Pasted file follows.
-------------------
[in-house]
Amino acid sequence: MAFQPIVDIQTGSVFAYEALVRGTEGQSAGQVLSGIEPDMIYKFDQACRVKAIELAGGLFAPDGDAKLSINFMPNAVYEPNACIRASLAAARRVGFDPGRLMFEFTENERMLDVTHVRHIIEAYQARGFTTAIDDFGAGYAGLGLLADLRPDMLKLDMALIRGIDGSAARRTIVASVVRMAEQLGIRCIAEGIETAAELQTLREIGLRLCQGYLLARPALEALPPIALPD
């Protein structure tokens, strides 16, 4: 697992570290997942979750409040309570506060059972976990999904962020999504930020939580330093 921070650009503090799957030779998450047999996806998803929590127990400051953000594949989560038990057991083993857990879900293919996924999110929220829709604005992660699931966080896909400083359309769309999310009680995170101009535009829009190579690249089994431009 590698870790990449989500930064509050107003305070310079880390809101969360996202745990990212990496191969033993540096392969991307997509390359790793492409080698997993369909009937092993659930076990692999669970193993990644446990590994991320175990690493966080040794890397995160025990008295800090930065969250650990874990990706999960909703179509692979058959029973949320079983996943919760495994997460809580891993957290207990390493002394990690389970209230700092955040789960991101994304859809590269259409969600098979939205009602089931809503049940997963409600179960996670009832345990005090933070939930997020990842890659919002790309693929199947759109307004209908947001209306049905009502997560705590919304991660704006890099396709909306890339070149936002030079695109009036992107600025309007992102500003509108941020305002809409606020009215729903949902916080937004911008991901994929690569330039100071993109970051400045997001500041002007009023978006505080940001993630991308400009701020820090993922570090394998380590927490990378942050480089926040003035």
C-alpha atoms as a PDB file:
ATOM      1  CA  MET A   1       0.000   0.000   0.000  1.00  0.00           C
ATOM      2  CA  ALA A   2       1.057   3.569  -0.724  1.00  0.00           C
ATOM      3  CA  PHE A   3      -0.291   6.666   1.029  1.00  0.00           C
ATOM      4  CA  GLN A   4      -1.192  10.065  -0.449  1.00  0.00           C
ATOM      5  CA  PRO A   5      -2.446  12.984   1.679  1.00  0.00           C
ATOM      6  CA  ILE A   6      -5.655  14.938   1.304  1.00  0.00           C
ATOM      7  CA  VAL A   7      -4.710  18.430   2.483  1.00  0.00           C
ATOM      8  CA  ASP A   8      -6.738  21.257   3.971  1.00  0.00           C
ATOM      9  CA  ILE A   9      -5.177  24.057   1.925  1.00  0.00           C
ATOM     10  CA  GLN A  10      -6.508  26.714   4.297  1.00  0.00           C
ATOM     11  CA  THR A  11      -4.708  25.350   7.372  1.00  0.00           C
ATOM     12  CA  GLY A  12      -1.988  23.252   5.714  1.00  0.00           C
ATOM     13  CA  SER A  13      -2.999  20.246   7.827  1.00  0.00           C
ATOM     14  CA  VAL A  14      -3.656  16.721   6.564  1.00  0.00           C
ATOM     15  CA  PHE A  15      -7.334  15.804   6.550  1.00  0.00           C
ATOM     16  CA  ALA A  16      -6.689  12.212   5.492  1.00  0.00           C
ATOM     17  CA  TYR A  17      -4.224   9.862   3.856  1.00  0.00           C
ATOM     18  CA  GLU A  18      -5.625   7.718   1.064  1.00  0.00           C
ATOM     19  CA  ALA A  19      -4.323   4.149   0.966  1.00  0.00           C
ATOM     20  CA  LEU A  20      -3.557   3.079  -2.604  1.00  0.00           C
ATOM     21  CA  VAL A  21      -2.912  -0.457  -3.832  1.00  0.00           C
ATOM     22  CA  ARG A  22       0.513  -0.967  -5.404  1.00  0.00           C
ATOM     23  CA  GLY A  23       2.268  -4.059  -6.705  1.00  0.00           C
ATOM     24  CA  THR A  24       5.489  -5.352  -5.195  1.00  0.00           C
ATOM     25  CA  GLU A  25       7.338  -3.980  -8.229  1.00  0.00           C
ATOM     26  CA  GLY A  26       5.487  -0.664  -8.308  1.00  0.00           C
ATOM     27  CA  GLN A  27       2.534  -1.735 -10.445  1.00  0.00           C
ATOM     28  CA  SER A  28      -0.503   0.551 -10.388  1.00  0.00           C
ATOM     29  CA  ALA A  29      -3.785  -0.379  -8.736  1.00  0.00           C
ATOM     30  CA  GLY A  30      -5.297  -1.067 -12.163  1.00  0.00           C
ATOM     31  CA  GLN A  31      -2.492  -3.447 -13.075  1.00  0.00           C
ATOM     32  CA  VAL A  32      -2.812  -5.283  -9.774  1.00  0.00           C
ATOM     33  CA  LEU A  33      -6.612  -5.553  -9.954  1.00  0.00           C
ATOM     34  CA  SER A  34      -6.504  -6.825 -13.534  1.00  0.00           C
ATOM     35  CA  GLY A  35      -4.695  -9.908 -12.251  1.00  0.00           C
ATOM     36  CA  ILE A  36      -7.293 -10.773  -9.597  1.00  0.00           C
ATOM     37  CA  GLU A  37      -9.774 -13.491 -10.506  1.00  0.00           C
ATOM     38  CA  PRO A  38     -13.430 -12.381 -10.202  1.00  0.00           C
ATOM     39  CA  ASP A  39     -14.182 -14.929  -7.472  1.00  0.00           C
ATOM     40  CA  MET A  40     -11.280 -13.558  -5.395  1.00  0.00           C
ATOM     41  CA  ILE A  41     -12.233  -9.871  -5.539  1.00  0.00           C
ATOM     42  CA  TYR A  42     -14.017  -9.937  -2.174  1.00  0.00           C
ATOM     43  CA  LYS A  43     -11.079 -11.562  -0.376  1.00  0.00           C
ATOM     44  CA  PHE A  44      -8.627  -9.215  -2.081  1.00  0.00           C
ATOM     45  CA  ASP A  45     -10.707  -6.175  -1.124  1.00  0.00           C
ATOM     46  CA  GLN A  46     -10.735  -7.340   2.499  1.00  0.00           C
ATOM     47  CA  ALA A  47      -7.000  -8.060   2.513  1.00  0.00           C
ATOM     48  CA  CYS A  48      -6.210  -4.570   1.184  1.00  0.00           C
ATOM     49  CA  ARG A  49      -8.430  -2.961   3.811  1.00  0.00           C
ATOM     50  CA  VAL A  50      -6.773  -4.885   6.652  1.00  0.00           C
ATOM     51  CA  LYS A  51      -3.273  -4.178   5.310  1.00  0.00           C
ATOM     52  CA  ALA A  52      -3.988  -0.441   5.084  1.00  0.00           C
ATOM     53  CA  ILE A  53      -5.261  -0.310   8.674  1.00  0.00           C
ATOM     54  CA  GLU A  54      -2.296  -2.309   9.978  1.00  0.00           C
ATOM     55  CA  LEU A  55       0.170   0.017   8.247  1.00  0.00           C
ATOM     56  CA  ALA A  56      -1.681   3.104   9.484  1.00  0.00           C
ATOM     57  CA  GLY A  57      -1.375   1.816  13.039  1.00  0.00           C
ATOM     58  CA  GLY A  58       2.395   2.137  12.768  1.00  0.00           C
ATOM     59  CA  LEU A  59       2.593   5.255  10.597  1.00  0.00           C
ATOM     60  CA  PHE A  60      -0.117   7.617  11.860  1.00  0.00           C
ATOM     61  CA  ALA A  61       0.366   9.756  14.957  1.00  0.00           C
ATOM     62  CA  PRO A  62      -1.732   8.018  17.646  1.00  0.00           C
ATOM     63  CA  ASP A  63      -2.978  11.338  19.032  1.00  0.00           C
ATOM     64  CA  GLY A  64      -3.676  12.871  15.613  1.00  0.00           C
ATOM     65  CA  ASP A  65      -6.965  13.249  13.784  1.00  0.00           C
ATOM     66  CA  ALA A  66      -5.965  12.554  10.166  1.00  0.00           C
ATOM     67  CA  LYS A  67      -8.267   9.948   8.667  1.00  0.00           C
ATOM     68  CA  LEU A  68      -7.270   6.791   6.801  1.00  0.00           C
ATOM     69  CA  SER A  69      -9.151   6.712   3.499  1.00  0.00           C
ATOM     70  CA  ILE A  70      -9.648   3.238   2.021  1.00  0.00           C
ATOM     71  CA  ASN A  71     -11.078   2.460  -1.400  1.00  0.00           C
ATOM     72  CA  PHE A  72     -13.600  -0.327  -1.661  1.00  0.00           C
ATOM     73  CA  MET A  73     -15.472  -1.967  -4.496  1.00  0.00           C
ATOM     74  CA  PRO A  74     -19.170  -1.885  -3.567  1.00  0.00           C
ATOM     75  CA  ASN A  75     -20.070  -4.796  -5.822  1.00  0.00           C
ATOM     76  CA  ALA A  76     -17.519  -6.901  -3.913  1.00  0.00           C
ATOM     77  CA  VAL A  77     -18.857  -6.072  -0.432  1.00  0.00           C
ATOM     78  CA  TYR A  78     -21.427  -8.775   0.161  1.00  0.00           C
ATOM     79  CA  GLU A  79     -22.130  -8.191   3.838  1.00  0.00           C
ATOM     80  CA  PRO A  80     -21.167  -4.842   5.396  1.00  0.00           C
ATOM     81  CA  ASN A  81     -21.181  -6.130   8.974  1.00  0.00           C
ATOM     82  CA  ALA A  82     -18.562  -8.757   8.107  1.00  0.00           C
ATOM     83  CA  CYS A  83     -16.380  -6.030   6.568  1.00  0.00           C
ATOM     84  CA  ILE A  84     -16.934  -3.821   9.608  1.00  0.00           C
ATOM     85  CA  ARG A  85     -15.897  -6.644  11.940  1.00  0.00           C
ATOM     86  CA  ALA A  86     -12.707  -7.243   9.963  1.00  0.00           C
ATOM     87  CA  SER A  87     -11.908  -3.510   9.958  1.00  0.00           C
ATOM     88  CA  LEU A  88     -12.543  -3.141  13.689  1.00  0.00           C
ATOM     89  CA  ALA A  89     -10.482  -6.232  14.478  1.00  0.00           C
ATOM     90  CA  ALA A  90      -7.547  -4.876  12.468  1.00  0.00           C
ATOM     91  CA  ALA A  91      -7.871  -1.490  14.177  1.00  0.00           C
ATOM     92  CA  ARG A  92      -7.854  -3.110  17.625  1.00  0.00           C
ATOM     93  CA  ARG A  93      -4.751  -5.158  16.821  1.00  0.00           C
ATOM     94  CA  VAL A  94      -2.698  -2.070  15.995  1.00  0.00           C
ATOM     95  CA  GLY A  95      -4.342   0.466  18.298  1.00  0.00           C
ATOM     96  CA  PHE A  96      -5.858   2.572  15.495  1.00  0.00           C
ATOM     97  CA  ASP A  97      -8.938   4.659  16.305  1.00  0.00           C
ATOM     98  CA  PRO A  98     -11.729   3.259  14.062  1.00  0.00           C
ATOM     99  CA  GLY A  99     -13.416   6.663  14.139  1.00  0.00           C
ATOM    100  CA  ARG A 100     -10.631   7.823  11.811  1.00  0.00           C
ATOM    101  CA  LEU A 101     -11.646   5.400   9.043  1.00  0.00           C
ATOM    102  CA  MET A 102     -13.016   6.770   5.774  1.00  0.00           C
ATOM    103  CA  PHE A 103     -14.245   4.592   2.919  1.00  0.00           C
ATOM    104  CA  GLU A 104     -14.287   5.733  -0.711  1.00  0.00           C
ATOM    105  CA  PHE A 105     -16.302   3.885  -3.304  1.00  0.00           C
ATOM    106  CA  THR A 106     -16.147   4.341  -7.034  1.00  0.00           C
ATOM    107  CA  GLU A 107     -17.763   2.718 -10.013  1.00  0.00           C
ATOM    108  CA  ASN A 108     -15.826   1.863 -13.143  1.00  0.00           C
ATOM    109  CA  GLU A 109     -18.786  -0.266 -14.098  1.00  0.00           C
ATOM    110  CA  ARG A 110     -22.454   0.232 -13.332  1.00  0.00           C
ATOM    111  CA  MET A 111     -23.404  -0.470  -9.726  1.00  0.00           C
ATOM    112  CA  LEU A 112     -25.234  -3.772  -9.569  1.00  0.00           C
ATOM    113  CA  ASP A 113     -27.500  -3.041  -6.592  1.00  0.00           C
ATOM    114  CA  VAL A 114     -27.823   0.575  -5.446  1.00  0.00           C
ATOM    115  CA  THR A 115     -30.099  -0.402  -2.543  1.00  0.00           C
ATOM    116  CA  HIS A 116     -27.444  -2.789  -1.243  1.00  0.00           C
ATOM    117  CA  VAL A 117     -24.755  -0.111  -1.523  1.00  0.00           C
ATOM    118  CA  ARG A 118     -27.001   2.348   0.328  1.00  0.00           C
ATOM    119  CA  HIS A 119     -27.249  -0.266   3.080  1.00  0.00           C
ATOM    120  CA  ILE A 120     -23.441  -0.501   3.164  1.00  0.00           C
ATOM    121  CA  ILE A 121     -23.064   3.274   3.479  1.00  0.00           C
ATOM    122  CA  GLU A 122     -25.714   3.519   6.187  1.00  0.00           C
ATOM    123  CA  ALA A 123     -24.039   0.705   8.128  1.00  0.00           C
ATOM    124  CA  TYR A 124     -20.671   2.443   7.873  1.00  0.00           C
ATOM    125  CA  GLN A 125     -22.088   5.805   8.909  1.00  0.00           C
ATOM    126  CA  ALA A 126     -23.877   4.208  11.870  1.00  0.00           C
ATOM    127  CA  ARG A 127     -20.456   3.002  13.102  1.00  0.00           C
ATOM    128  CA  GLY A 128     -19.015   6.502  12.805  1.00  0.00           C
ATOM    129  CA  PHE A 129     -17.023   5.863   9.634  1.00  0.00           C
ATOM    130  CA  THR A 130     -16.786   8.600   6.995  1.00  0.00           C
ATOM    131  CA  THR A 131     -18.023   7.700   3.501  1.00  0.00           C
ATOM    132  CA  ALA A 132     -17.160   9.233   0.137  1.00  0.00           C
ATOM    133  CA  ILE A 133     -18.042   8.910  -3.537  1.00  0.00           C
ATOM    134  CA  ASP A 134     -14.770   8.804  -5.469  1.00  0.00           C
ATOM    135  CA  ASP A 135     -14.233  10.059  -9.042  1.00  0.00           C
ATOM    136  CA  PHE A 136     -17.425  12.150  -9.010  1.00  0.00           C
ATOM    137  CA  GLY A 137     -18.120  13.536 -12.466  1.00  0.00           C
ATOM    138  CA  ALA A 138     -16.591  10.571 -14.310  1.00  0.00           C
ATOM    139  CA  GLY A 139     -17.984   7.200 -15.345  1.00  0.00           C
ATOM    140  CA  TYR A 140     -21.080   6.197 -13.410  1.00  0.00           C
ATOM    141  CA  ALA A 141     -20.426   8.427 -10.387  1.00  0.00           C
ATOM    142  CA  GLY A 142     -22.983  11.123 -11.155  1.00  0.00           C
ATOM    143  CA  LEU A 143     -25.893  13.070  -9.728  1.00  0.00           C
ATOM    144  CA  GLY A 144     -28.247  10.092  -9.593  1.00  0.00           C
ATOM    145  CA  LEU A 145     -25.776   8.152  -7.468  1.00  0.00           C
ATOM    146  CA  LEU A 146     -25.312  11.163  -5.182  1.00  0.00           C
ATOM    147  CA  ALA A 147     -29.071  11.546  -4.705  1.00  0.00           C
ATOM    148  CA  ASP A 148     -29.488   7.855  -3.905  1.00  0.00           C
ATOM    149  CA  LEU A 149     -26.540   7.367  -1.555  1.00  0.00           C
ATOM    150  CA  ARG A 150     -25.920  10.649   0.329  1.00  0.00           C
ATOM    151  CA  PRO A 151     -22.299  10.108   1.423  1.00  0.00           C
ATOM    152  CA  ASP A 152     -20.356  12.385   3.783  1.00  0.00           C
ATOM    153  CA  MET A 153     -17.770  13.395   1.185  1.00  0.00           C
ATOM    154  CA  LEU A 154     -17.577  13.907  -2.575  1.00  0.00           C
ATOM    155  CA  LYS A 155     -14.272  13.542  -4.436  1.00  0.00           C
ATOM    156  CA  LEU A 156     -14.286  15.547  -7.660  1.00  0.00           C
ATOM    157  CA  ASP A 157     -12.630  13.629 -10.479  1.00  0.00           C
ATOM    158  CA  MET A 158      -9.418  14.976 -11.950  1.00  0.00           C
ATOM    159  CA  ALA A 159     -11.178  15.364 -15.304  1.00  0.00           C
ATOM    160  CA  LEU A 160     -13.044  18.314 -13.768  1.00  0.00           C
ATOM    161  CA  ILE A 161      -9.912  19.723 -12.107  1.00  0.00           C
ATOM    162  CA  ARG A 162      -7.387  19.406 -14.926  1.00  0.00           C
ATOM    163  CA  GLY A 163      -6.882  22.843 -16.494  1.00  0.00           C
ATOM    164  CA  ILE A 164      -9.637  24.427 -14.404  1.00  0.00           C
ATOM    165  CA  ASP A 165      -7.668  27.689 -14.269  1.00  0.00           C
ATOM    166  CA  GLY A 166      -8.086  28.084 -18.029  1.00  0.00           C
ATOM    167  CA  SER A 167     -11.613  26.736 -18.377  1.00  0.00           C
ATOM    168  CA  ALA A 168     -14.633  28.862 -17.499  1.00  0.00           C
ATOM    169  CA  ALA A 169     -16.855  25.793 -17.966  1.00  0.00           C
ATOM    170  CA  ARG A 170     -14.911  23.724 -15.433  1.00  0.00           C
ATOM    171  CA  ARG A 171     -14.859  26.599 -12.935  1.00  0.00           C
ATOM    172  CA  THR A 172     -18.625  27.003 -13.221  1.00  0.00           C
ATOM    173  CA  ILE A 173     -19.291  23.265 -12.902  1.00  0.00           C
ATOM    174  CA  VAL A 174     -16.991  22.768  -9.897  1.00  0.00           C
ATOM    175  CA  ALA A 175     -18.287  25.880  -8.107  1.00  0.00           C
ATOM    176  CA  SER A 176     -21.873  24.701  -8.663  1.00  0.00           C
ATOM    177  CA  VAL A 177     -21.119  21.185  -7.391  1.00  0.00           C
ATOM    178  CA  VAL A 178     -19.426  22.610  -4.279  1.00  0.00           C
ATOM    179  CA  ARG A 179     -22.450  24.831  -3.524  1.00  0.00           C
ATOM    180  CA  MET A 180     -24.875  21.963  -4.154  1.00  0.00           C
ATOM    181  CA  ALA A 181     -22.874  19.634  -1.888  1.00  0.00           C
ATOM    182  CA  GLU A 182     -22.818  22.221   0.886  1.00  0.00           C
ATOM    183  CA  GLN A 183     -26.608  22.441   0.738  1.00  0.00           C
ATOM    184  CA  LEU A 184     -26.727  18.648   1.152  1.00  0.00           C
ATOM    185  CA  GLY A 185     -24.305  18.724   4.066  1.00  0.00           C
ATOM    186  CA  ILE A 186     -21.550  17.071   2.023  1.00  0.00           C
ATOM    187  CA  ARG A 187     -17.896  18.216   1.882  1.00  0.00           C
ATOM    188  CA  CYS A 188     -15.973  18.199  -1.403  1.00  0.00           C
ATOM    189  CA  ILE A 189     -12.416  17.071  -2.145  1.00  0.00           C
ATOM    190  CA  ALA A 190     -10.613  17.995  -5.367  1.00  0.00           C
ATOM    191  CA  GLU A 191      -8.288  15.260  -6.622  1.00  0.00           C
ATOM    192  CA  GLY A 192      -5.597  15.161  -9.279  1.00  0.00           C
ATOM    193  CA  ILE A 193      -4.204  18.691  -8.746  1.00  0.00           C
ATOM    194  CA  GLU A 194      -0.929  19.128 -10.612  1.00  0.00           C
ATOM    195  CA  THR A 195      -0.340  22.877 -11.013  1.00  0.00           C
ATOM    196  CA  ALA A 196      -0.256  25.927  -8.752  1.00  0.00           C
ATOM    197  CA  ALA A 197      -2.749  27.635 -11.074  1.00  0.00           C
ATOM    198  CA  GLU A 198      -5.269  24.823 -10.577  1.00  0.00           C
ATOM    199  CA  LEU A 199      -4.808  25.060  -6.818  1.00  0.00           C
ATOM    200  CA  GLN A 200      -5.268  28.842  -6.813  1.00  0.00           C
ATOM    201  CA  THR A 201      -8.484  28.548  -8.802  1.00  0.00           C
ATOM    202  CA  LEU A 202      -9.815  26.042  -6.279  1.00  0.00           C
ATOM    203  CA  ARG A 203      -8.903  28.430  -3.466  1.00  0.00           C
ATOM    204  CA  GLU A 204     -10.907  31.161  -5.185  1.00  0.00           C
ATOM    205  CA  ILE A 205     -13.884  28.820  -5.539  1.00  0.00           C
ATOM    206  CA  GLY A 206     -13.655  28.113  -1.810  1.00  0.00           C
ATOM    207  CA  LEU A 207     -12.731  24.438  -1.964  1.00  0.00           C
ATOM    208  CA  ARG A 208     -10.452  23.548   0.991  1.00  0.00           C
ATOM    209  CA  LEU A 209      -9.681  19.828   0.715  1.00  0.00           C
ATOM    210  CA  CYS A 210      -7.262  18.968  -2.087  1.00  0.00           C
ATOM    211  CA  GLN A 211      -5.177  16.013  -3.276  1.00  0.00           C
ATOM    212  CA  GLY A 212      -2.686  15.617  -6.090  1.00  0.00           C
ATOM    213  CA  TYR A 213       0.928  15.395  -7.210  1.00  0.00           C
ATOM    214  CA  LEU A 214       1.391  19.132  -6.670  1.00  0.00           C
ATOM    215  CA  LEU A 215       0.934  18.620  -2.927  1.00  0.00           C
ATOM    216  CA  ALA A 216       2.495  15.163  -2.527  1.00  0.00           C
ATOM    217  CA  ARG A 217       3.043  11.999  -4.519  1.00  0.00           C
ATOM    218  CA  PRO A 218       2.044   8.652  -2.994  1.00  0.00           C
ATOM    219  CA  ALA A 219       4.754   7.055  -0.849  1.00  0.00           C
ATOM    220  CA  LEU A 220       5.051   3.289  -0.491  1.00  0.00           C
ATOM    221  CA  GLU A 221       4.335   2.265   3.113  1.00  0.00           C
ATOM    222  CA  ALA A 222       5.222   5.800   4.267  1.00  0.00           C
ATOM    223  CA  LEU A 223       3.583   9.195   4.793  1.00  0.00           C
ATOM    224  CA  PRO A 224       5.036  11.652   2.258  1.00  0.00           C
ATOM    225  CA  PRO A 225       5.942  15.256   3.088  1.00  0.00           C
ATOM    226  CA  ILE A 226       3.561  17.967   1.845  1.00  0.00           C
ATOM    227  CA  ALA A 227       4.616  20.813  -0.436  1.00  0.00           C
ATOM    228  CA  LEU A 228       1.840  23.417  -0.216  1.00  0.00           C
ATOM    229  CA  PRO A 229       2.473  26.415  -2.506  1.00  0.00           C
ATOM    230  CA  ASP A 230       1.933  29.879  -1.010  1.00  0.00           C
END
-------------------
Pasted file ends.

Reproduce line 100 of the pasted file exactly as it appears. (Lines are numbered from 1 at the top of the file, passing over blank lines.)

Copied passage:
ATOM     96  CA  PHE A  96      -5.858   2.572  15.495  1.00  0.00           C